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Appraisal of the usefulness of operculum growth marks for ageing Hexaplex trunculus (Gastropoda: Muricidae): Comparison between surface striae and adventitious layers
Vasconcelos, P.; Gharsallah, I.H.; Moura, P.; Zamouri-Langar, N.; Gaamour, A.; Missaoui, H.; Jarboui, O.; Gaspar, M.B. (2012). Appraisal of the usefulness of operculum growth marks for ageing Hexaplex trunculus (Gastropoda: Muricidae): Comparison between surface striae and adventitious layers. Mar. Biol. Res. 8(2): 141-153

dx.doi.ogr/10.1080/17451000.2011.616896
In: Marine Biology Research. Taylor & Francis: Oslo. ISSN 1745-1000, more
Peer reviewed article

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Keywords
    Age; Estimation; Gastropoda [WoRMS]; Hexaplex trunculus (Linnaeus, 1758) [WoRMS]; Mollusca [WoRMS]; Marine

Authors  Top 
  • Vasconcelos, P.
  • Gharsallah, I.H.
  • Moura, P.
  • Zamouri-Langar, N.
  • Gaamour, A.
  • Missaoui, H.
  • Jarboui, O.
  • Gaspar, M.B.

Abstract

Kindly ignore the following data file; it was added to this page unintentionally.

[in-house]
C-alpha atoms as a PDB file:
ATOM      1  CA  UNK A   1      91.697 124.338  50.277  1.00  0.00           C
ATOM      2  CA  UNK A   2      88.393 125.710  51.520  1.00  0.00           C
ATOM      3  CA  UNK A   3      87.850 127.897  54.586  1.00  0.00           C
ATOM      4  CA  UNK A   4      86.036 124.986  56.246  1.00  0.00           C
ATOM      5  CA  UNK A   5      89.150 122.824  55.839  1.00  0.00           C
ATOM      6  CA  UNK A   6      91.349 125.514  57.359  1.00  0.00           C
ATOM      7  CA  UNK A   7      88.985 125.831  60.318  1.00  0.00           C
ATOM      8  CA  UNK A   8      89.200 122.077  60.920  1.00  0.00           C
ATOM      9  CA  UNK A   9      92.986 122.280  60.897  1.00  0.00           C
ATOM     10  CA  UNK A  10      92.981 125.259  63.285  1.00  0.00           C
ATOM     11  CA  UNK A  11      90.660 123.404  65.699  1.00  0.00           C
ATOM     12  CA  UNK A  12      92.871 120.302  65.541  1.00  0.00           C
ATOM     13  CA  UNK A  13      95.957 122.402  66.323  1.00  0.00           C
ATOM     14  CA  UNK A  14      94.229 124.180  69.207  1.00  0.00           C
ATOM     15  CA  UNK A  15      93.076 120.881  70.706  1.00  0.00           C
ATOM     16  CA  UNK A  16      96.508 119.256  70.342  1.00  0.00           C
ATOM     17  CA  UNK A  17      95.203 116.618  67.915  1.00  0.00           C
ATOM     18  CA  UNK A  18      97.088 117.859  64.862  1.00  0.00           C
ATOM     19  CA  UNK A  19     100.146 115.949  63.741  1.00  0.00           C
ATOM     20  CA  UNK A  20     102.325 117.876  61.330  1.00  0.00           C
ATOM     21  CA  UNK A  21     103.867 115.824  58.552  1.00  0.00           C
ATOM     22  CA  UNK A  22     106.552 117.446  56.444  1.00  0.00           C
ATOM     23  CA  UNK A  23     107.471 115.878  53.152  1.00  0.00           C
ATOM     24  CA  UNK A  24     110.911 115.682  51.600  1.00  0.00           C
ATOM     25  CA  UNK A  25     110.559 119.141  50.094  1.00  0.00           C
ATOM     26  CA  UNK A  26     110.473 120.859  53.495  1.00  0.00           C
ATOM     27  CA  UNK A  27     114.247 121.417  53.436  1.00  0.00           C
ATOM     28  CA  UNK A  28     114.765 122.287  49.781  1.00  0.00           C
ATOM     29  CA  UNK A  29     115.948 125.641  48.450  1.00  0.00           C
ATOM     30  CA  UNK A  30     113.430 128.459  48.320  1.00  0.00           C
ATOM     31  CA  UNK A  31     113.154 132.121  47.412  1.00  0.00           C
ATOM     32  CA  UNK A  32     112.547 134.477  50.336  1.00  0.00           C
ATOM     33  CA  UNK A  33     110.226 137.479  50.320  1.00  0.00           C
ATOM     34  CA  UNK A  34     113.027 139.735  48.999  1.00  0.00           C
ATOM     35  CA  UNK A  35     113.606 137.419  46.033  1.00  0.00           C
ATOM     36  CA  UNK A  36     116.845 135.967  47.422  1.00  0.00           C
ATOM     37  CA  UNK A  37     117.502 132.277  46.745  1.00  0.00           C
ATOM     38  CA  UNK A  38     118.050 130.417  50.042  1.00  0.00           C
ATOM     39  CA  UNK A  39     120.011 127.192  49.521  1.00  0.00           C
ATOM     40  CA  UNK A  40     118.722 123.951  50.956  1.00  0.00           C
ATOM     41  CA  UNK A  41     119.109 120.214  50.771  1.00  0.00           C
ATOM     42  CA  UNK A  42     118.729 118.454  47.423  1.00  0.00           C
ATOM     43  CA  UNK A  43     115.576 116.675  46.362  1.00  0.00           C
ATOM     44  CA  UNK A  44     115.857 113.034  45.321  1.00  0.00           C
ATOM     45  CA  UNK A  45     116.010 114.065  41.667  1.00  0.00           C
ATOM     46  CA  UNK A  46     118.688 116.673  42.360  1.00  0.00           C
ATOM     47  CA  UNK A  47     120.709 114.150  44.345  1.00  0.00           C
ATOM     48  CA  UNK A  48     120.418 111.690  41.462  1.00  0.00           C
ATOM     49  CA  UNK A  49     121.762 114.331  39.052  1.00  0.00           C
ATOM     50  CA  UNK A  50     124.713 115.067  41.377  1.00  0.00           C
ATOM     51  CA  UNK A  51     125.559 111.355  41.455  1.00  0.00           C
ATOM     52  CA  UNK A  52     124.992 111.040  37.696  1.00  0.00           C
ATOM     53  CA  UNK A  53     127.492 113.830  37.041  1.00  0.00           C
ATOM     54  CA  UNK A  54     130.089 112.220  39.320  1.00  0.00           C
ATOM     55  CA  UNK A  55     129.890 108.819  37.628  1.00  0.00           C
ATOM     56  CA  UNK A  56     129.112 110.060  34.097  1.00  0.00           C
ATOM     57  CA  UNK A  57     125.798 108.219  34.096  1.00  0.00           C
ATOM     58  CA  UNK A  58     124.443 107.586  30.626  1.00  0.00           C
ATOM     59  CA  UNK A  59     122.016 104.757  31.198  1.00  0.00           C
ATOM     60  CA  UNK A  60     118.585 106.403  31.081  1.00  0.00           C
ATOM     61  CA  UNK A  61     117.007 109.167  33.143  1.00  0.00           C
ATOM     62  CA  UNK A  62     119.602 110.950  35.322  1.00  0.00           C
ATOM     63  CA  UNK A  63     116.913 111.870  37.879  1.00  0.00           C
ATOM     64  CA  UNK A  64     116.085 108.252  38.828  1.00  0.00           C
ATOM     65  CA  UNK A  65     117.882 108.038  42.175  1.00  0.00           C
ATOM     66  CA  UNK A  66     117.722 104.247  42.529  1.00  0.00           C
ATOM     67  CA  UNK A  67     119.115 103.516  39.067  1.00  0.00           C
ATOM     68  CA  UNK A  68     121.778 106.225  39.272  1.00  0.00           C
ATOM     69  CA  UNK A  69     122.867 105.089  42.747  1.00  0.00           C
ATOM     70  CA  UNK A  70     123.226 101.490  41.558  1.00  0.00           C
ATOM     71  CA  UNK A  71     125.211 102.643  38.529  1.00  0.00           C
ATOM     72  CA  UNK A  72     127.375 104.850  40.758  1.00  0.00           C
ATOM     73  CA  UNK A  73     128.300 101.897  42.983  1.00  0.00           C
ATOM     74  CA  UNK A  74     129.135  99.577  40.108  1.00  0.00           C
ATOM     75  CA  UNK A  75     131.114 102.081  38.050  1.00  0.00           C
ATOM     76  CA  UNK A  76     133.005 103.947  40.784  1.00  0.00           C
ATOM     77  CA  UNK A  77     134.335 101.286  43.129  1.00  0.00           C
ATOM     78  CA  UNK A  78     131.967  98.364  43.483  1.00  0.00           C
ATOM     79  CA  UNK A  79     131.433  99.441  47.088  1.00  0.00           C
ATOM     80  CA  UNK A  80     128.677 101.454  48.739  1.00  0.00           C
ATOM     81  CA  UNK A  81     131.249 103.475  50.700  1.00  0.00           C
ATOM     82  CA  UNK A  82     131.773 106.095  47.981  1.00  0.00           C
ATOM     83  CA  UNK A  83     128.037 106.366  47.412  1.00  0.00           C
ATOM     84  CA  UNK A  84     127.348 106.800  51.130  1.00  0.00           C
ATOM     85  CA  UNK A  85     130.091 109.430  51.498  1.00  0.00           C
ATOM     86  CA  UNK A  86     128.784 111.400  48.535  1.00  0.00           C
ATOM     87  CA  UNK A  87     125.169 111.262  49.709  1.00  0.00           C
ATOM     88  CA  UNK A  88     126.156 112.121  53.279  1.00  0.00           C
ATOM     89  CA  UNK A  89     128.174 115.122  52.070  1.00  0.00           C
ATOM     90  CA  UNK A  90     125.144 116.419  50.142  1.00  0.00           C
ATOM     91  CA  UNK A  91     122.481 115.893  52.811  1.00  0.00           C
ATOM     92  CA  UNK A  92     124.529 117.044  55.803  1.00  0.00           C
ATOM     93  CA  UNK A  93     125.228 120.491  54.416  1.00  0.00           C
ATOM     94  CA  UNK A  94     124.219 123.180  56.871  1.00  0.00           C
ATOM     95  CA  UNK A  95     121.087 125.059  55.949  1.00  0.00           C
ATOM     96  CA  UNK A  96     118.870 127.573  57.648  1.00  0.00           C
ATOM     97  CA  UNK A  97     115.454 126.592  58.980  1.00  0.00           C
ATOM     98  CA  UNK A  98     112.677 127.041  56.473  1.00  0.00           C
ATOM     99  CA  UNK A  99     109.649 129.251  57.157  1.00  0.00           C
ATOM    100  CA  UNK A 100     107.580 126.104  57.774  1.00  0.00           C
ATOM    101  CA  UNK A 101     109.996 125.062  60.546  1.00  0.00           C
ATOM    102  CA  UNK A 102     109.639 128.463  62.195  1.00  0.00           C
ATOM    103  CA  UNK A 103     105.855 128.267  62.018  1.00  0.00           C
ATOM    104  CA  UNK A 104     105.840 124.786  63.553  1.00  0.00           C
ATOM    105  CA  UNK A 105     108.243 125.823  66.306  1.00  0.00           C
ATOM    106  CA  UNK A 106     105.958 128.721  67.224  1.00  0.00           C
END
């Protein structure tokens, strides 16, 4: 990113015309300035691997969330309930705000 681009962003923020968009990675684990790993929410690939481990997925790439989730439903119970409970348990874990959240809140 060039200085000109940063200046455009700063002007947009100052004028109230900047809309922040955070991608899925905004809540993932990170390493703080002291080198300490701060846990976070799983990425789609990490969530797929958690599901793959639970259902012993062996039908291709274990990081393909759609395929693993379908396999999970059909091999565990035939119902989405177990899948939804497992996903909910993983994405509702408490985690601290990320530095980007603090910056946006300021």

This study estimated the age of Hexaplex trunculus (Gastropoda: Muricidae) by analysing operculum growth marks. Surface striae and adventitious layers were counted in opercula of H. trunculus from the Ria Formosa Lagoon (southern Portugal) and from the Bizerte Lagoon (northern Tunisia), and in aquacultured individuals used for validation of the ageing technique. Operculum growth features were also compared between H. trunculus populations under contrasting environmental conditions (namely seawater temperature). Despite high inter-individual variability, all H. trunculus populations displayed a clear increasing trend in the number of striae and layers with increasing specimen size. The operculum marginal growth revealed that opercular deposition is not annual. Instead, a few growth marks are formed in the operculum each year, which was confirmed with reared specimens. In both ageing methods, considerable variation in the number of counts at a determined shell length indicates that operculum growth marks should be interpreted cautiously because they might not correspond accurately with individual age. Because of the subjectivity inherent to either method, counting striae and layers in opercula only provides rough age estimates of H. trunculus.

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